This curve is used to understand the stages of institutional transformation. It is considered one of the forms that are widely prevalent and that they have proved their effective in understanding how the employees deal with the change and how they can be helped to accept it.

By using the change curve, the institution can implement the new businesses and projects smoothly and reduce the employees’ resistance to a minimum. This is done by identifying the location of each of them on the change curve and taking measures that are commensurate with that stage to reach the desired results.

The change curve consists of four stages describing the case that person experiences when he confronts a sharp change and these stages are:

Phase I is the denial, which is the basic reaction to the situation caused by the change. The employees are in a state of shock and need time to think. At this stage, it is important that the information is provided to enable the employees to understand what is happening. We should focus on the effective communication with the employees and communicate the information to them in a gradual way and in batches as their ability of assimilation is limited. It is recommended to provide assistance upon request so that any employee can ask for additional information when necessary.

Phase II is the confusion as the individuals collide by the change and start to act in a negative way. They begin to feel angry and resist the change directly. Some of them may feel afraid of the negative consequences of the change and this disables the expertise of the employees and harms the institution, especially when the employees see that their status, that they have acquired as a result of the prevalent situation before the change, could be affected or they lose it. Unless this situation is quickly dealt with, it may turn into chaos. At this stage, the employees need to express their feelings and concerns. Because of this dangerous stage, it needs a careful planning by the persons engaged in the change so that they listen and watch carefully so as to be able to deal with what is unexpected.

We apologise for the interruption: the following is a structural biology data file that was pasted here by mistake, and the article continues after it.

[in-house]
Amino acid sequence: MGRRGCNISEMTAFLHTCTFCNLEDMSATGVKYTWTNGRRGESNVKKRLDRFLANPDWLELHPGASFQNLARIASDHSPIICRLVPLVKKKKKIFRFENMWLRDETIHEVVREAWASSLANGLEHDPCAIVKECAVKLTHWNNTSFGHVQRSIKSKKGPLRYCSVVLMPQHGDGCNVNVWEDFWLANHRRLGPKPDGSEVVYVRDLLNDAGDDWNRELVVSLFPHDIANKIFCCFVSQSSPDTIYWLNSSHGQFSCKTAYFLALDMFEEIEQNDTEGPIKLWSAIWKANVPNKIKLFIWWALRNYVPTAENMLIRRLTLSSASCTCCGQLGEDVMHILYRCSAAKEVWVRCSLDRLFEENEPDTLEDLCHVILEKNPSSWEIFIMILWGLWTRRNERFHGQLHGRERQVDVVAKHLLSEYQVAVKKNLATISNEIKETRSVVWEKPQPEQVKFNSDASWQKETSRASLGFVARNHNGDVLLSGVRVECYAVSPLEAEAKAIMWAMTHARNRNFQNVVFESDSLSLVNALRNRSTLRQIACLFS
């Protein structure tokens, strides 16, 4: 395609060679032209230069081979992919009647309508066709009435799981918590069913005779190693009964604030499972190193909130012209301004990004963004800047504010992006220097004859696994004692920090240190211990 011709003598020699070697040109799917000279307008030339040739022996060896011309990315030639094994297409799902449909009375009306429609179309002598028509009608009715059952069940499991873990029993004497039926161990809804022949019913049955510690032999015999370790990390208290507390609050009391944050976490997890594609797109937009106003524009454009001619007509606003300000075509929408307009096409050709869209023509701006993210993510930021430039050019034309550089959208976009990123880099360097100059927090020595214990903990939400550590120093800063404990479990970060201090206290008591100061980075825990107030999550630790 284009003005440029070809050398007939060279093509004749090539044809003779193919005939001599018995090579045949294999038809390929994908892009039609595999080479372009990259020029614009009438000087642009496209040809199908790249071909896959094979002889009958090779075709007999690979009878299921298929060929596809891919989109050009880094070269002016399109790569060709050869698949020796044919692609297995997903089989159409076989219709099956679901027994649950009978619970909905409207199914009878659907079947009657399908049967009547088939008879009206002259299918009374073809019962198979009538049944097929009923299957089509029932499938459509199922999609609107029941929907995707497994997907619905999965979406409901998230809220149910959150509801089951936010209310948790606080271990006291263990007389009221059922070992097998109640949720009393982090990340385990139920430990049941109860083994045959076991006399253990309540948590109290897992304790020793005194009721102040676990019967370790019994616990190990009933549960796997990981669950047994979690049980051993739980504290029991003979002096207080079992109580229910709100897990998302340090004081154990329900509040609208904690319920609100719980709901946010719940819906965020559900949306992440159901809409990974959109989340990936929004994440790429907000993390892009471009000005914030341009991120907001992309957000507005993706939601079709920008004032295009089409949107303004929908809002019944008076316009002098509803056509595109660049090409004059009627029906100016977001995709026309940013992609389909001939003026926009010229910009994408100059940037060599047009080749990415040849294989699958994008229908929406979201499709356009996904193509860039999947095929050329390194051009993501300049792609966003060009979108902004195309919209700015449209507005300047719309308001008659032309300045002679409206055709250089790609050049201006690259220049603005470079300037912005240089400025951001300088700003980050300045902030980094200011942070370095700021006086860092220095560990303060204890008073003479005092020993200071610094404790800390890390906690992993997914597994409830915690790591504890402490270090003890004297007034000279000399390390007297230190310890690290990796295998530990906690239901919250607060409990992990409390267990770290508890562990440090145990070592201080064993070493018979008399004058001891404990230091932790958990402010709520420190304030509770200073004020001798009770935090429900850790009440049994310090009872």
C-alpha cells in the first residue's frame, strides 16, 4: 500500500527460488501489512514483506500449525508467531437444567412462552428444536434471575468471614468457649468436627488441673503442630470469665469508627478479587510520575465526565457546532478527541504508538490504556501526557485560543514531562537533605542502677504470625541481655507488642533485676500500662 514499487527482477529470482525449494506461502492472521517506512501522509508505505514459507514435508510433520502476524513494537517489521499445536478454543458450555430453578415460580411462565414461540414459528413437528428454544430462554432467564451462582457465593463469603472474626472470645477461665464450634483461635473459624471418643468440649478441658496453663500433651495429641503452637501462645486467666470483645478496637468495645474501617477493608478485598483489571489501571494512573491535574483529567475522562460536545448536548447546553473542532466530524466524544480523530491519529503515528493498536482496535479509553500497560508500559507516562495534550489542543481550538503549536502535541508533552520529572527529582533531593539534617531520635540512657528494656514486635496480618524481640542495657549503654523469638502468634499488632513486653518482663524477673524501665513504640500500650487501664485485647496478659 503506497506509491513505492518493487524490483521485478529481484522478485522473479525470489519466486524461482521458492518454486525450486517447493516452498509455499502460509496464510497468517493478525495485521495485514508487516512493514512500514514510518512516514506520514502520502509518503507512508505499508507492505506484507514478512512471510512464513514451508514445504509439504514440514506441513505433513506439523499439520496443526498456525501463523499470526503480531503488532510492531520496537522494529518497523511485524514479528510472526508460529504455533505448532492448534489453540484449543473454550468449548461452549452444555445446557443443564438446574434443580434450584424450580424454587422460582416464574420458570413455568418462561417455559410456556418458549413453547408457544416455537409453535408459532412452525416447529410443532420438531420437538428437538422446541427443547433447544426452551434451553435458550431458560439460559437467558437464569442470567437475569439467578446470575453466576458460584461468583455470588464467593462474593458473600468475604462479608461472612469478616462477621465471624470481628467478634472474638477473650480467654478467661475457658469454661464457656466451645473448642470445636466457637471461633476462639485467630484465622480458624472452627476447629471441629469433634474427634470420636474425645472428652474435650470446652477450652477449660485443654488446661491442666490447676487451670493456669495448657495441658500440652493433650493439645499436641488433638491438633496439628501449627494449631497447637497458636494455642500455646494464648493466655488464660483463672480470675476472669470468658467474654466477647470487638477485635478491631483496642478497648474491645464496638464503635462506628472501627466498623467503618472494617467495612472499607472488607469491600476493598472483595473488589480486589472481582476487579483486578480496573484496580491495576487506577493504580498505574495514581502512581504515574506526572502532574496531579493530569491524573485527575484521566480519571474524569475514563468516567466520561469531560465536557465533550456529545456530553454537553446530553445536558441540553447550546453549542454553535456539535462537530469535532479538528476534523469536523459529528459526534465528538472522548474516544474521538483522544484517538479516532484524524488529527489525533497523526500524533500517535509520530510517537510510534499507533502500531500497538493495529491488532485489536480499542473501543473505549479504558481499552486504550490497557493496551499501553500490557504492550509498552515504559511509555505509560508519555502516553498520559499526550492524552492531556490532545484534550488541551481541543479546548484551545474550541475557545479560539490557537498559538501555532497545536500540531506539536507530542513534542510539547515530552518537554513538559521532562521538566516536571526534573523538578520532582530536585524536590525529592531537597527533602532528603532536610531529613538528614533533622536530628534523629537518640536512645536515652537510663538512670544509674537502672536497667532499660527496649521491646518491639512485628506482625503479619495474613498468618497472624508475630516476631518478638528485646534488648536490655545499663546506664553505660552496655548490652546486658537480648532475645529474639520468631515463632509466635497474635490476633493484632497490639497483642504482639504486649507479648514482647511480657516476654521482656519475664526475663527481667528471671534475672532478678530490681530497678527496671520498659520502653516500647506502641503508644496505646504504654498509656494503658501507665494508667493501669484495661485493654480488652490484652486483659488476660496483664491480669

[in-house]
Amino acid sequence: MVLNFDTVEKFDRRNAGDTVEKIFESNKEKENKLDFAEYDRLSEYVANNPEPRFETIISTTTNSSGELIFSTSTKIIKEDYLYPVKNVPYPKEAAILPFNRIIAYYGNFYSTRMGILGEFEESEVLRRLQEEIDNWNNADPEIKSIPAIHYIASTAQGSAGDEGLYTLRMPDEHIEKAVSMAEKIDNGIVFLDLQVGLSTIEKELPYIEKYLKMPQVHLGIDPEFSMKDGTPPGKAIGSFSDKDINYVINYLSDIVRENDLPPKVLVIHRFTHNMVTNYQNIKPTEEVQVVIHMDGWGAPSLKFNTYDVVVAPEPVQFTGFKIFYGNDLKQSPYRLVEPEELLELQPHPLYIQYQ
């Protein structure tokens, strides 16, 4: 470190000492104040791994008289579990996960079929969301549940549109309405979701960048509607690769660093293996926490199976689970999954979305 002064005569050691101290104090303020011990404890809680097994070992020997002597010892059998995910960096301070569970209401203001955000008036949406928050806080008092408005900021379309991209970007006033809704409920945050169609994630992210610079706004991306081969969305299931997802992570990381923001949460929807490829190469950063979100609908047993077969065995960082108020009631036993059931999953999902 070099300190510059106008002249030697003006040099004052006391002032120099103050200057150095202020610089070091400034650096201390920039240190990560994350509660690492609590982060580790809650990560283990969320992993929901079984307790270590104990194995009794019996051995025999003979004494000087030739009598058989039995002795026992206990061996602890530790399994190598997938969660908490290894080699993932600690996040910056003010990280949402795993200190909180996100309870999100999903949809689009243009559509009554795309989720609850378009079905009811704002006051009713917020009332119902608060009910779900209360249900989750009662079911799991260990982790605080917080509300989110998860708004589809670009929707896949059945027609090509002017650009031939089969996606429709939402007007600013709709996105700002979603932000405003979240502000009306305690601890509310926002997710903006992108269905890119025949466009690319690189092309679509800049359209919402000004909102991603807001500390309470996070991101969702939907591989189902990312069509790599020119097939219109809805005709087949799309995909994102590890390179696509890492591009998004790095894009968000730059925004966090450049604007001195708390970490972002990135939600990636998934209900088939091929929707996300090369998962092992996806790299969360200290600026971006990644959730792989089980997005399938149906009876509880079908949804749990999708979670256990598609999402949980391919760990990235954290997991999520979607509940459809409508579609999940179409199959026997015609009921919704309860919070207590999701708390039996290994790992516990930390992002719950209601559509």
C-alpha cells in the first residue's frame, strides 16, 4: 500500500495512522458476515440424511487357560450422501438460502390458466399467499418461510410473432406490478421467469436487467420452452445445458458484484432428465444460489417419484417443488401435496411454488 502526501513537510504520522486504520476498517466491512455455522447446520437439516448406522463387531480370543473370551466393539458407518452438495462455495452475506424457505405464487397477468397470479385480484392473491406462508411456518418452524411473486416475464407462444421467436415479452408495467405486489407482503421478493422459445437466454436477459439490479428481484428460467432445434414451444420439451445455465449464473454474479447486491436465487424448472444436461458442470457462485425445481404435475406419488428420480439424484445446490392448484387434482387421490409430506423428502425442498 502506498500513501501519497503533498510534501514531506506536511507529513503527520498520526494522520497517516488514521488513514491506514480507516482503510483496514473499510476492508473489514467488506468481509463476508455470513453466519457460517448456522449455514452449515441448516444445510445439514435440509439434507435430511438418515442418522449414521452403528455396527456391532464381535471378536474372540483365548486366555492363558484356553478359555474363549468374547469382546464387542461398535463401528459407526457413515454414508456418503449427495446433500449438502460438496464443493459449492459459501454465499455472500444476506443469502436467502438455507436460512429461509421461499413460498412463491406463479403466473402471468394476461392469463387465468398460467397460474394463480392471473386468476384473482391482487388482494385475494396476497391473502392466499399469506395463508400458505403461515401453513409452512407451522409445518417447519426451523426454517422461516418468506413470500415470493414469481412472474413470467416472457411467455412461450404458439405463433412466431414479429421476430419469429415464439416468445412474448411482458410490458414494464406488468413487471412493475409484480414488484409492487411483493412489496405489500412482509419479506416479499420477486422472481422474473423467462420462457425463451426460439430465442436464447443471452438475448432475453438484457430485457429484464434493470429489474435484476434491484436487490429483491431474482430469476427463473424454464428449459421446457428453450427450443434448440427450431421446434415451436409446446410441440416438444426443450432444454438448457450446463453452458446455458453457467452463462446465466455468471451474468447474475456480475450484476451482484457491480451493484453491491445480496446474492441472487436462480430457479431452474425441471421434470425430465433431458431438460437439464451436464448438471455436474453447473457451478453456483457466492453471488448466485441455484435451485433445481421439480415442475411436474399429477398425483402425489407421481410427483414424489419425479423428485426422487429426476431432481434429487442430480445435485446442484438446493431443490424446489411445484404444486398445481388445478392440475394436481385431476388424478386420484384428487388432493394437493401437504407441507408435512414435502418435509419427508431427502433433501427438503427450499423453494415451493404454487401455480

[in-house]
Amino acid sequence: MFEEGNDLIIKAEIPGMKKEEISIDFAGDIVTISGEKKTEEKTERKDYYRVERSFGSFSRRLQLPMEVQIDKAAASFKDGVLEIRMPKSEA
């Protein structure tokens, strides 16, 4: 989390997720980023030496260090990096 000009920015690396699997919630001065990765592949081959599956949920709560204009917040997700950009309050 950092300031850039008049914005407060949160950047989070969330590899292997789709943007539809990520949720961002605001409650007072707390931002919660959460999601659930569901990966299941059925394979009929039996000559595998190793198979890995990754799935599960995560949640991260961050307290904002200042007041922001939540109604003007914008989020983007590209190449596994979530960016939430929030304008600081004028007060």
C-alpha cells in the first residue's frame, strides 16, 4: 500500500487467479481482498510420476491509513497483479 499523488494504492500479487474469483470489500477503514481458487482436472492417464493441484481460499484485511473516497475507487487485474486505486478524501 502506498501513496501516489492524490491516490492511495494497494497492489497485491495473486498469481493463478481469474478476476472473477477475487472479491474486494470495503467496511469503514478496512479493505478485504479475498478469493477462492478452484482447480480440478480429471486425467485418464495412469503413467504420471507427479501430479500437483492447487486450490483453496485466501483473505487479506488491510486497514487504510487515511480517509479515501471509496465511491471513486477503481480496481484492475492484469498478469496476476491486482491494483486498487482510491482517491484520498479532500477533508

Phase III is the discovery as the employees stop behaving negatively and practice of rejection and turn to try to understand the change that took place and its positive and negative consequences for them and how they can adapt with it. The administrator of the change management should make sure that the relevant personnel are well trained by enabling them to experience what will be caused by the change. At this stage, the high performance and productivity of employees should not be expected as they will be busy with the construction and discovery.

Stage IV and the final one is the stage of reconstruction as the employees begin to familiarize themselves with the change and be convinced about its benefits and positive aspects. At this stage, the institution begins reaping the fruits of the change as the performance is efficient and the productivity increases. This stage usually includes the celebration of the successful change and that helps the future projects of change going better.

Rassel Kassem, Change Curve